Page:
Wondrous: A Novel by Travis M. Riddle
Wondrous is the story of Miles, a nine-year-old boy thrown across a rift between worlds to a place where several species are in the middle of a war. Magically transplanted, Miles slowly develops a number of magical skills, increasingly making him a weapon against the danger dividing the kingdoms.
While I feel that this book could make a worthwhile novel for younger readers, as it tells the story from the point of a small child whose parents are in the midst of a divorce and interweaves scenes of the family divorce as the basis of Miles’s burgeoning magical skills, I didn’t find that it pulled me in.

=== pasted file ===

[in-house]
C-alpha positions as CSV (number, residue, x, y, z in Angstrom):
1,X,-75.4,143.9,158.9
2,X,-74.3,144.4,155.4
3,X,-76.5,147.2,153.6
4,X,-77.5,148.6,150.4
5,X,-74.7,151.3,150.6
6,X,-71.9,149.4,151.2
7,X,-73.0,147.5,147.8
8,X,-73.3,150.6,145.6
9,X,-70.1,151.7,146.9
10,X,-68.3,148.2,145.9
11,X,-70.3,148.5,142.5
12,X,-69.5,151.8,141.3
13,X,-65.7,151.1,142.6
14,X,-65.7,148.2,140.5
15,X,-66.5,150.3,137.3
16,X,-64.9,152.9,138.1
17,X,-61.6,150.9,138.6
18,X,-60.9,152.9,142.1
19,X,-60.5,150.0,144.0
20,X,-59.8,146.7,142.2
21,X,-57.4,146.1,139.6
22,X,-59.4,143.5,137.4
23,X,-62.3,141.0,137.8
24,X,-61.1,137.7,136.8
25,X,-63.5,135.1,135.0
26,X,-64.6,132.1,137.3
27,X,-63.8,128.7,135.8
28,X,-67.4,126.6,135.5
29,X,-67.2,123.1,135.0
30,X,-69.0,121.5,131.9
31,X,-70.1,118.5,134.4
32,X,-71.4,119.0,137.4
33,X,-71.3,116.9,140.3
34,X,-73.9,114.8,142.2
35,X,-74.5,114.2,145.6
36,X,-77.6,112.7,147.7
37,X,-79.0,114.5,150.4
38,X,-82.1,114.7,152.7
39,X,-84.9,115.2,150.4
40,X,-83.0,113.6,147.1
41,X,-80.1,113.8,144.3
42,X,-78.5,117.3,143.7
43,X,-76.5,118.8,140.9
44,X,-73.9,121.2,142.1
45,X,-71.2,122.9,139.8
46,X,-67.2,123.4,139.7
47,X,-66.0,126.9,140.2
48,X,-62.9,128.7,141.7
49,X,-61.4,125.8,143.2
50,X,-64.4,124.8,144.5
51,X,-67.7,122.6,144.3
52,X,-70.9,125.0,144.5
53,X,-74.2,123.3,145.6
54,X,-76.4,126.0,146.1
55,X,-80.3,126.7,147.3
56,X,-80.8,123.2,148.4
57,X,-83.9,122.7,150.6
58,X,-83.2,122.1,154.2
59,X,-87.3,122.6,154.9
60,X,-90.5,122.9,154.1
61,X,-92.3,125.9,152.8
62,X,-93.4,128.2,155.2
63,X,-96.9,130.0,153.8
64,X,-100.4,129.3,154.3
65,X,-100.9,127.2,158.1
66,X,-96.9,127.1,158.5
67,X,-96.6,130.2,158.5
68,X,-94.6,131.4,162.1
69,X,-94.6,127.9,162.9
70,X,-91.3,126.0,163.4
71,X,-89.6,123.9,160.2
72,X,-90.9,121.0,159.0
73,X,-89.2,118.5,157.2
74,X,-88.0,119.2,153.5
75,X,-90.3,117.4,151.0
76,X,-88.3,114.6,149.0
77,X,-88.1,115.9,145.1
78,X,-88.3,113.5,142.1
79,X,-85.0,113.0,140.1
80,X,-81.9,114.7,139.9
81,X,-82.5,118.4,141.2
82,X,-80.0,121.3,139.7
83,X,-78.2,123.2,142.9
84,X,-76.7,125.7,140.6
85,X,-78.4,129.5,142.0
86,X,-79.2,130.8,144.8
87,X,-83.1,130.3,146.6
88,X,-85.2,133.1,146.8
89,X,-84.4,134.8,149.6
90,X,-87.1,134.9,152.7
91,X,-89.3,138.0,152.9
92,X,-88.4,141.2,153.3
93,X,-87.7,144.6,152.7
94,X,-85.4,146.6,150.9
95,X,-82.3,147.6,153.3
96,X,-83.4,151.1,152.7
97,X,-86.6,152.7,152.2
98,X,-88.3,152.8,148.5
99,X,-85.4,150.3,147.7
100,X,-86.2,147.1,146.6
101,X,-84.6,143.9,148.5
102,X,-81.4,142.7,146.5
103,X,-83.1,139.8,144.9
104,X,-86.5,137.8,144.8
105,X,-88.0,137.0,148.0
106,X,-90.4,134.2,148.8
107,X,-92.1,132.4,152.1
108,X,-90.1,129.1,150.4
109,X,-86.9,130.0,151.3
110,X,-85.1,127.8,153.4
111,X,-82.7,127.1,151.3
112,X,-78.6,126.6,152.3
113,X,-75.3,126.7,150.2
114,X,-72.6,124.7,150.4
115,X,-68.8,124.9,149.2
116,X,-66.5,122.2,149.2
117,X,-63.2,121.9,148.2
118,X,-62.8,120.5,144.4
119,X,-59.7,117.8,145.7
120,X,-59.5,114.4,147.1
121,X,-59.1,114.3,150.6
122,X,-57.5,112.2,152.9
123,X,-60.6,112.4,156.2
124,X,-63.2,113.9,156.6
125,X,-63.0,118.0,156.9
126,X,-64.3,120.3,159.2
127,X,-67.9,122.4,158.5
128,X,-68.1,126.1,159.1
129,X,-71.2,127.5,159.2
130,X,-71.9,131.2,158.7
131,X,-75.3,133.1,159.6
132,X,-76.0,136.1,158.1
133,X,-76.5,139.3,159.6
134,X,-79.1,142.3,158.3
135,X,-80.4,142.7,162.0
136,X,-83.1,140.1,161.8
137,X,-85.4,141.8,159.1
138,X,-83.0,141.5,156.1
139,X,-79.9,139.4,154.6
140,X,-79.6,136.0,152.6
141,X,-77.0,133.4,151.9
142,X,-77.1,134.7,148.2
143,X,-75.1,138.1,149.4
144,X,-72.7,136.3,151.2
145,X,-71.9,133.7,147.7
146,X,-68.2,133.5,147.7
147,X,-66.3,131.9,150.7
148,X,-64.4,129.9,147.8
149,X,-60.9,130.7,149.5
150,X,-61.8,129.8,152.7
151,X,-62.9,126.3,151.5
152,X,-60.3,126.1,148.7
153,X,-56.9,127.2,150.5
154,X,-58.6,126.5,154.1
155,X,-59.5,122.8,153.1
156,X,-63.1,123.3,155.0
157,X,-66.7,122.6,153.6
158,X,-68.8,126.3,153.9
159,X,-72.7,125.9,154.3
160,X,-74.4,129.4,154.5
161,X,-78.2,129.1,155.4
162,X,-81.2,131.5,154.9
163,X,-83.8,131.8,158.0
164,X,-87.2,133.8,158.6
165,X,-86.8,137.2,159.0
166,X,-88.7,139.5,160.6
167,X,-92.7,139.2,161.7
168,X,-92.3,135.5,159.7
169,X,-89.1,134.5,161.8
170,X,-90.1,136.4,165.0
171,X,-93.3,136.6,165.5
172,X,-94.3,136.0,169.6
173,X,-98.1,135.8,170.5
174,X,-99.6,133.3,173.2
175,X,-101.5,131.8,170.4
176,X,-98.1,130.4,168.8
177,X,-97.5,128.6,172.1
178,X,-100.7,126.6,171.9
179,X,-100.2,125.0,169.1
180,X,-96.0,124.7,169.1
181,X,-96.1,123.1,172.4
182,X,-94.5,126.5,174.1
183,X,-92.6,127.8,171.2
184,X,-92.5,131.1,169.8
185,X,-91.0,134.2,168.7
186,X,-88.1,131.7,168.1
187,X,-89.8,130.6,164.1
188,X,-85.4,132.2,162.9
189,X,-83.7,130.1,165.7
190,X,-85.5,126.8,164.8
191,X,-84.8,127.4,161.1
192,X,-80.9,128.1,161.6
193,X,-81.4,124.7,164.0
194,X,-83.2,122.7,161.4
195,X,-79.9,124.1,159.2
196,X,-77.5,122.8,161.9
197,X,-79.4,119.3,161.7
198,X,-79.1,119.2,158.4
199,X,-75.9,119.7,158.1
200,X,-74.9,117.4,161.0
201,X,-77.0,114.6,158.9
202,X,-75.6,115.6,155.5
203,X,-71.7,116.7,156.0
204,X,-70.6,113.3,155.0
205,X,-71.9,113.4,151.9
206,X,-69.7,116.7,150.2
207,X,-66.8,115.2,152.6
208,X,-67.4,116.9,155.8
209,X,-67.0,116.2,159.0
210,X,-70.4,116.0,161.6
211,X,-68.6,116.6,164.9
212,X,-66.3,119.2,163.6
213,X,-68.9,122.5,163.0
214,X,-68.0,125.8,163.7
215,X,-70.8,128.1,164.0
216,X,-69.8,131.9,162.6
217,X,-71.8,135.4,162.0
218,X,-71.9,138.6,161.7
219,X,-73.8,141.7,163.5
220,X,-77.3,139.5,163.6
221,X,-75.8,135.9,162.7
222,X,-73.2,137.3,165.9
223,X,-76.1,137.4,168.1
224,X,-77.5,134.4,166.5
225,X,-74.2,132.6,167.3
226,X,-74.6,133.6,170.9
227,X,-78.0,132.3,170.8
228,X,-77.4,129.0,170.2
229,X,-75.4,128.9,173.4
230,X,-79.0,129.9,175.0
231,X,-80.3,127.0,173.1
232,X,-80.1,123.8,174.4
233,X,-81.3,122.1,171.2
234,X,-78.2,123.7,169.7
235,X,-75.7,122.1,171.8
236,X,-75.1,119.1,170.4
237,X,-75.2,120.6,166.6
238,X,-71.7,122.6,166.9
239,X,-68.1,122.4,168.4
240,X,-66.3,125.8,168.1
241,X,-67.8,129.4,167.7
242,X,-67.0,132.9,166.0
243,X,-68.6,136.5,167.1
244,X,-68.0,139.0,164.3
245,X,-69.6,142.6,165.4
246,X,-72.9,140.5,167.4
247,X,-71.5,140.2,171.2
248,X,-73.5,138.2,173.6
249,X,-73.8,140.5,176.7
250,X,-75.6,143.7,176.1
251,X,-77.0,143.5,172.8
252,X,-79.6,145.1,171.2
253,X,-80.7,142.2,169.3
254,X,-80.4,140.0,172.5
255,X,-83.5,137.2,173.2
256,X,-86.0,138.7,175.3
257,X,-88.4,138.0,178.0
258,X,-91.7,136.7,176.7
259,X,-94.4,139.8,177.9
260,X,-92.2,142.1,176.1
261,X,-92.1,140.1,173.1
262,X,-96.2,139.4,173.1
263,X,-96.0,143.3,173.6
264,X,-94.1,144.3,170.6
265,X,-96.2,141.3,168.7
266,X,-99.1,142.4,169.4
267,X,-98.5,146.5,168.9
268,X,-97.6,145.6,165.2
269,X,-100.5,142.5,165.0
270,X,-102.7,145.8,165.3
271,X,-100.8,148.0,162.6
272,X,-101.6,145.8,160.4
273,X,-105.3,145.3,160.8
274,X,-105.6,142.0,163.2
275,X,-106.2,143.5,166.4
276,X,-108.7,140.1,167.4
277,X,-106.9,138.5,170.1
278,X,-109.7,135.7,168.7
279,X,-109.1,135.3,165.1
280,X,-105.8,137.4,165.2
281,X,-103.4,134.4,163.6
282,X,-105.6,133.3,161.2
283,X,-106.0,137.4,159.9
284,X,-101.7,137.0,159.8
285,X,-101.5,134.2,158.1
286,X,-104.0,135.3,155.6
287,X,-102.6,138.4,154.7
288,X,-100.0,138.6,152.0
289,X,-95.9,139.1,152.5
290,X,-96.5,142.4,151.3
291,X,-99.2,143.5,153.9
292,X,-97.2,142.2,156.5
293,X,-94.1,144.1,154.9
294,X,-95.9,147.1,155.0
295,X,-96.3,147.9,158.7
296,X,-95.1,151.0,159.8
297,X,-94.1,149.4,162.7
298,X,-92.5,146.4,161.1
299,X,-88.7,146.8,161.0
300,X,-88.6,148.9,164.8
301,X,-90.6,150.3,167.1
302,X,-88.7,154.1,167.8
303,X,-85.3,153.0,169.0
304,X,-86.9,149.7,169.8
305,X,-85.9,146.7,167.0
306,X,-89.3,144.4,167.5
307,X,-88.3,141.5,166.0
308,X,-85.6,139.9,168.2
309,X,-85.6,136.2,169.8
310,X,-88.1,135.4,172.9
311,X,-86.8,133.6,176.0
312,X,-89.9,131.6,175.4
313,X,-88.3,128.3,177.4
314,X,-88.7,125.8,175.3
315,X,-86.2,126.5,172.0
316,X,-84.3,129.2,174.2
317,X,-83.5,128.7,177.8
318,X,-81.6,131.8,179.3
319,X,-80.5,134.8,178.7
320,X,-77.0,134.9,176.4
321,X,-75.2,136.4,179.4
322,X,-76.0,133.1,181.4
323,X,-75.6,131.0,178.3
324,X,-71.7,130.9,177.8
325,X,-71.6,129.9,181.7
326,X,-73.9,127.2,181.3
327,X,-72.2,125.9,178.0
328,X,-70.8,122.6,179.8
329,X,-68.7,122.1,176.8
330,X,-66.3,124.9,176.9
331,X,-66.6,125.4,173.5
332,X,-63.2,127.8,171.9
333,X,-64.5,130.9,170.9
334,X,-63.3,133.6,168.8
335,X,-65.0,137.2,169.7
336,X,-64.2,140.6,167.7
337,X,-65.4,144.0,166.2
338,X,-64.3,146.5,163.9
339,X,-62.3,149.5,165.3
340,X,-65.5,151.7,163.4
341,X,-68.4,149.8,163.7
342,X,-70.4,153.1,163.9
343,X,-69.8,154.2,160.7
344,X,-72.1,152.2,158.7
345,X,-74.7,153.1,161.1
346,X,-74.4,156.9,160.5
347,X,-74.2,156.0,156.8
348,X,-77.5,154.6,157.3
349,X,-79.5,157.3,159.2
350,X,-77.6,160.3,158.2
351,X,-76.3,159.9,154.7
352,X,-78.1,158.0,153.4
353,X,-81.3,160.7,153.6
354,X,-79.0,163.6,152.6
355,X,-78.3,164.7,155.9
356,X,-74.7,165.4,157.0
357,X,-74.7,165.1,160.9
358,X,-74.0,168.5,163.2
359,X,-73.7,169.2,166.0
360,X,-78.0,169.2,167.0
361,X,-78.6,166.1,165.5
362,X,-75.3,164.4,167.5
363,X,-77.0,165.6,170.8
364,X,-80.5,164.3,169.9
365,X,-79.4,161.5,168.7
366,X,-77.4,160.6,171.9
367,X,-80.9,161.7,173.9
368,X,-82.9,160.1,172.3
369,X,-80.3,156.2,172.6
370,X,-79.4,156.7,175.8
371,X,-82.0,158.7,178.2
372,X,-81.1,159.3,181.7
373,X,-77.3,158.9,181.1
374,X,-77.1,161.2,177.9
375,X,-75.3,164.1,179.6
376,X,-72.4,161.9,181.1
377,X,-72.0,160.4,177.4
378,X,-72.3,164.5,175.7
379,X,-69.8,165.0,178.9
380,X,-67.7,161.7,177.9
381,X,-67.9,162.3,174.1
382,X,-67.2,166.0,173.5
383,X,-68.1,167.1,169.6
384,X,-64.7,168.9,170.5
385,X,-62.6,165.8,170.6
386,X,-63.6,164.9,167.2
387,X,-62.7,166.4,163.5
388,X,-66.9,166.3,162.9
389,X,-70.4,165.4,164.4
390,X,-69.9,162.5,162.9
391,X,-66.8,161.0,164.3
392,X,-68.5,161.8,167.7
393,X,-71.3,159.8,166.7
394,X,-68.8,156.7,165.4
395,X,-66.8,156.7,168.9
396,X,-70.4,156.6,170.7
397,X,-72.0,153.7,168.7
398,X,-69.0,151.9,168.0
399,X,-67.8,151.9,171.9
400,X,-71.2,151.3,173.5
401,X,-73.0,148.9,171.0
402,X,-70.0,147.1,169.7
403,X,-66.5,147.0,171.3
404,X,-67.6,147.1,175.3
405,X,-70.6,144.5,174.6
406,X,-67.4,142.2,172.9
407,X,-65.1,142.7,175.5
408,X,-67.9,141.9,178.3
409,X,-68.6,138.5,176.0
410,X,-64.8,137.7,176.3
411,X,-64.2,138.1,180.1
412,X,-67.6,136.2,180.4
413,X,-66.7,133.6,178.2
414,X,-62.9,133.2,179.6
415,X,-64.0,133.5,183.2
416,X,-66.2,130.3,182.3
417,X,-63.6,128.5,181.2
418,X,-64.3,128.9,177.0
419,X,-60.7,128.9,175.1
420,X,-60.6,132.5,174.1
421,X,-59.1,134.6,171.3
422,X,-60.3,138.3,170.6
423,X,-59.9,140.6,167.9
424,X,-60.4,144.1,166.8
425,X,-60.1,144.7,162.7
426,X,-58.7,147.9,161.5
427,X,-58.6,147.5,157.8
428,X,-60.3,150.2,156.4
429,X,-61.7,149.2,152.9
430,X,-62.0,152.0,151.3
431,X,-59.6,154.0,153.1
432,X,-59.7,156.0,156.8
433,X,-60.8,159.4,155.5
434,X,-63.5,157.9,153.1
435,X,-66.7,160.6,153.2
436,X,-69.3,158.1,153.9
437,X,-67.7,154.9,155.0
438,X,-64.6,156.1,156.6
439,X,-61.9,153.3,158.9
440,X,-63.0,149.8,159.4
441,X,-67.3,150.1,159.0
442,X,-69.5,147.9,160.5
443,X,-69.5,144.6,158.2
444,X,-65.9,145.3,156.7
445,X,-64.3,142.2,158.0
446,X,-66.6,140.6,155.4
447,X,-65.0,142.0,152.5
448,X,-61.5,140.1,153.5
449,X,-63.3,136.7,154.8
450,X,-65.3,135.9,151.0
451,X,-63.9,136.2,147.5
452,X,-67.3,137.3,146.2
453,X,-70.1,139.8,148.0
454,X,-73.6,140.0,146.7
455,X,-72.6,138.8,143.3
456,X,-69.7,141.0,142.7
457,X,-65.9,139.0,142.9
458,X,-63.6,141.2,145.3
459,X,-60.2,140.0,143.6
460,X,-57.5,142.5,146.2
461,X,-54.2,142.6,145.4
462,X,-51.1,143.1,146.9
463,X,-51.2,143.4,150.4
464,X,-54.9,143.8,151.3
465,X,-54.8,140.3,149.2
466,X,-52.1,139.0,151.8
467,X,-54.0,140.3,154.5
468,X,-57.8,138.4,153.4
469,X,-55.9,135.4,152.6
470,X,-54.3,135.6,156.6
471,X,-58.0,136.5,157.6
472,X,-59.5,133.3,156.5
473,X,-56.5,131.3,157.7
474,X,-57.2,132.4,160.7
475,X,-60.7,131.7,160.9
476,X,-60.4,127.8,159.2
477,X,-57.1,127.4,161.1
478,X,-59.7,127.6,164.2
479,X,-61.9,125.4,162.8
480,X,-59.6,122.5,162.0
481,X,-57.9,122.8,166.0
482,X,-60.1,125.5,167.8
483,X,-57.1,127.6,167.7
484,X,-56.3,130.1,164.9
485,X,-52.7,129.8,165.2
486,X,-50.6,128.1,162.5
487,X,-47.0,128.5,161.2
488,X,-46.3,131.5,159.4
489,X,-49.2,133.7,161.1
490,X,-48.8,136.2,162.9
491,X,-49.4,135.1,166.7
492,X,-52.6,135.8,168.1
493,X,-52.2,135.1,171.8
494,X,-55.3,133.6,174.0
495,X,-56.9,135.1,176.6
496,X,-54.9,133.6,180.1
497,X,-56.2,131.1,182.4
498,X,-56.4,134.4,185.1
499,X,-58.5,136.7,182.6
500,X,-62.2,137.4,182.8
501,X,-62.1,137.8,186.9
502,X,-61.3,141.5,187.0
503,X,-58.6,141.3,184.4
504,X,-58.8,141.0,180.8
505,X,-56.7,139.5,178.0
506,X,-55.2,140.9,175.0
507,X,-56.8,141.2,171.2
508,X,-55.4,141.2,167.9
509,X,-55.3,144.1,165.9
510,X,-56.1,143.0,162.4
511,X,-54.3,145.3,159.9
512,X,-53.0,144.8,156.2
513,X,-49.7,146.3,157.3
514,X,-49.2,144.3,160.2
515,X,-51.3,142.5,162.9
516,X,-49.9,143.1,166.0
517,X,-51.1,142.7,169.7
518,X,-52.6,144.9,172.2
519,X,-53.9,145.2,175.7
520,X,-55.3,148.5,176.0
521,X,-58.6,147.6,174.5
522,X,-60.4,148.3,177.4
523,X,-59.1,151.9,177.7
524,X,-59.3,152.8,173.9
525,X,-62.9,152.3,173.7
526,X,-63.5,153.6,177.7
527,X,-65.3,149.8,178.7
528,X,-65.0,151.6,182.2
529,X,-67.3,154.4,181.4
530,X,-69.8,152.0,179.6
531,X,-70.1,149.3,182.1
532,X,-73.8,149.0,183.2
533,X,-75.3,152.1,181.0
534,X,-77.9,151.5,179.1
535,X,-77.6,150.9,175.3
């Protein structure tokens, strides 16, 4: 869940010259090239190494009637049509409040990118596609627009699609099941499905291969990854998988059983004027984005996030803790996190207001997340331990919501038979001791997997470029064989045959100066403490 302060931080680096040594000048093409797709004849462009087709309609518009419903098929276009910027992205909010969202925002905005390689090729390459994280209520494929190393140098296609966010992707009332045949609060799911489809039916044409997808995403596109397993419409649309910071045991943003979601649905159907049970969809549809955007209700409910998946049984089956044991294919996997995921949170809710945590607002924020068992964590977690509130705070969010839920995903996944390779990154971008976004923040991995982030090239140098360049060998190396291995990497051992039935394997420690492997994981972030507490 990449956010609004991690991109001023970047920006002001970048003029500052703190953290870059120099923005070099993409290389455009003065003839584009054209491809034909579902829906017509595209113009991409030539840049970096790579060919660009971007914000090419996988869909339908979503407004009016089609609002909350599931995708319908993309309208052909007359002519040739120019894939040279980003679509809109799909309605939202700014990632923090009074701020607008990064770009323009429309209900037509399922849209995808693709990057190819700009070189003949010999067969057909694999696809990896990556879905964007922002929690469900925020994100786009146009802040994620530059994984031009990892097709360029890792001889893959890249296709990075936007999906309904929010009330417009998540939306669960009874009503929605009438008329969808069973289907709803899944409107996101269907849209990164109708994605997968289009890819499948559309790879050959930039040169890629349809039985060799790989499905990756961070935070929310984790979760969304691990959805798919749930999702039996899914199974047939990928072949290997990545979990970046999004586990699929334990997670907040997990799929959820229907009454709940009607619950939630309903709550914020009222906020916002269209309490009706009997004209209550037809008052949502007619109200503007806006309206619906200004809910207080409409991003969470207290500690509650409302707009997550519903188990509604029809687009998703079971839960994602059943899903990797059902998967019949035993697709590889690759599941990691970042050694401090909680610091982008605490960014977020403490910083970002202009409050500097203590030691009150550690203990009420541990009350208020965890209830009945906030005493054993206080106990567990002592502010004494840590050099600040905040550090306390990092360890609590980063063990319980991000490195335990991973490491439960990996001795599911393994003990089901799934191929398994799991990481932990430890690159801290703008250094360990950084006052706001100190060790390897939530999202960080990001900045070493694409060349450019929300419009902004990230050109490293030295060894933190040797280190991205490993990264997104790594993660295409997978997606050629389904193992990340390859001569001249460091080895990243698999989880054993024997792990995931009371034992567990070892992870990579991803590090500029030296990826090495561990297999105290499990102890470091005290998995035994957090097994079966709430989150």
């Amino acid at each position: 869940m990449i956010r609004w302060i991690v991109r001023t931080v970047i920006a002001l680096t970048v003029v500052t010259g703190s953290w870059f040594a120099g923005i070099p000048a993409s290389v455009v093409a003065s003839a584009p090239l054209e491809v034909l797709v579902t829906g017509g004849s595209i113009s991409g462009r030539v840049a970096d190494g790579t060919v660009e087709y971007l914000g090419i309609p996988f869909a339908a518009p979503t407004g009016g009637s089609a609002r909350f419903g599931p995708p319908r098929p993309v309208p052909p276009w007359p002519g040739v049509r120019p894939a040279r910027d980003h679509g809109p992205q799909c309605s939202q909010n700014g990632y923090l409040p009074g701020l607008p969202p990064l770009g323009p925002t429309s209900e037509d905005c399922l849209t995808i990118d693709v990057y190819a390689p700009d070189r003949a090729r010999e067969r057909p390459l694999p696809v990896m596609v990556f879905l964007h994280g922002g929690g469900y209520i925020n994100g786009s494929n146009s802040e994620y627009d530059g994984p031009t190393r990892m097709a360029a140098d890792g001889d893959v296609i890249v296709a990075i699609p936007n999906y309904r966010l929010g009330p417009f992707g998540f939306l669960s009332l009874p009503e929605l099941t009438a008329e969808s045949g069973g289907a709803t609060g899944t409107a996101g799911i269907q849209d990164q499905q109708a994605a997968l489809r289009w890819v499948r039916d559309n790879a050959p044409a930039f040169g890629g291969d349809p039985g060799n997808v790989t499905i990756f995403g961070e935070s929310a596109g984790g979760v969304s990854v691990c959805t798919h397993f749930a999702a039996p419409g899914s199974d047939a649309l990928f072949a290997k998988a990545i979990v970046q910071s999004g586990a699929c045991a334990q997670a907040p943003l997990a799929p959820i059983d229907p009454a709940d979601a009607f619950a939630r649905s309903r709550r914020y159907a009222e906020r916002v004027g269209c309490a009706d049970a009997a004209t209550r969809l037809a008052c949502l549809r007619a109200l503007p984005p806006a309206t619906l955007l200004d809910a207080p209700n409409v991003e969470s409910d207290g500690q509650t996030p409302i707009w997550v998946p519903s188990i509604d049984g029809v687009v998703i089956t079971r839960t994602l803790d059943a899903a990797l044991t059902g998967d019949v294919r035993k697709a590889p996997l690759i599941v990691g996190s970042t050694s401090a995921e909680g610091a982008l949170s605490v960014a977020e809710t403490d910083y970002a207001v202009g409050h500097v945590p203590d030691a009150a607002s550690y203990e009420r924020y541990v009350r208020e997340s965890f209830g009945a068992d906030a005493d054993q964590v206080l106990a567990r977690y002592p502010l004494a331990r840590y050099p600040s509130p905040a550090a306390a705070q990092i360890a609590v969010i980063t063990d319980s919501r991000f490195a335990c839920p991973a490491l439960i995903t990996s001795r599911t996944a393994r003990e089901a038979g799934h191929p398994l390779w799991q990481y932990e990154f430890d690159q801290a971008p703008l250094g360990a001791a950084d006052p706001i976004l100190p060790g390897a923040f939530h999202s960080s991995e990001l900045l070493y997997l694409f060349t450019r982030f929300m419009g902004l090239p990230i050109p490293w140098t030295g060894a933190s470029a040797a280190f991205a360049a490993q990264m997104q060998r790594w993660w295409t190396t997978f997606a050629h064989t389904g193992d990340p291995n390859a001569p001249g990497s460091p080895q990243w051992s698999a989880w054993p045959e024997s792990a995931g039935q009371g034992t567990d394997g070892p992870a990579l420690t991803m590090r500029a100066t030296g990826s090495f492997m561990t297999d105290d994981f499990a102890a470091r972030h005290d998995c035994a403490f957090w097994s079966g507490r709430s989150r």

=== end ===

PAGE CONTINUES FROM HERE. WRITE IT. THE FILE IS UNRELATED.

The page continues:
Although the range of species was impressively varied, they were all, at heart, good old guys willing to spend more or less endless time and resources looking after a somewhat spoiled nine-year-old while in the middle of a war. I didn’t find that beyond the scene-setting, there was any exploration of differences between the species. In addition, the frog-like Rompun species spoke bad French, and unfortunately my sense of humour is a very small verging on non-existent target to hit, so this didn’t really do much for me. The final nail in the coffin for me in terms of plausibility was that at least two of the main players walked away from certain death to come back and provide vital support for our young protagonist. If this book was designed for a very young audience, I can see why that decision might have been made, but the implausibilities made the story impossible for me to get into.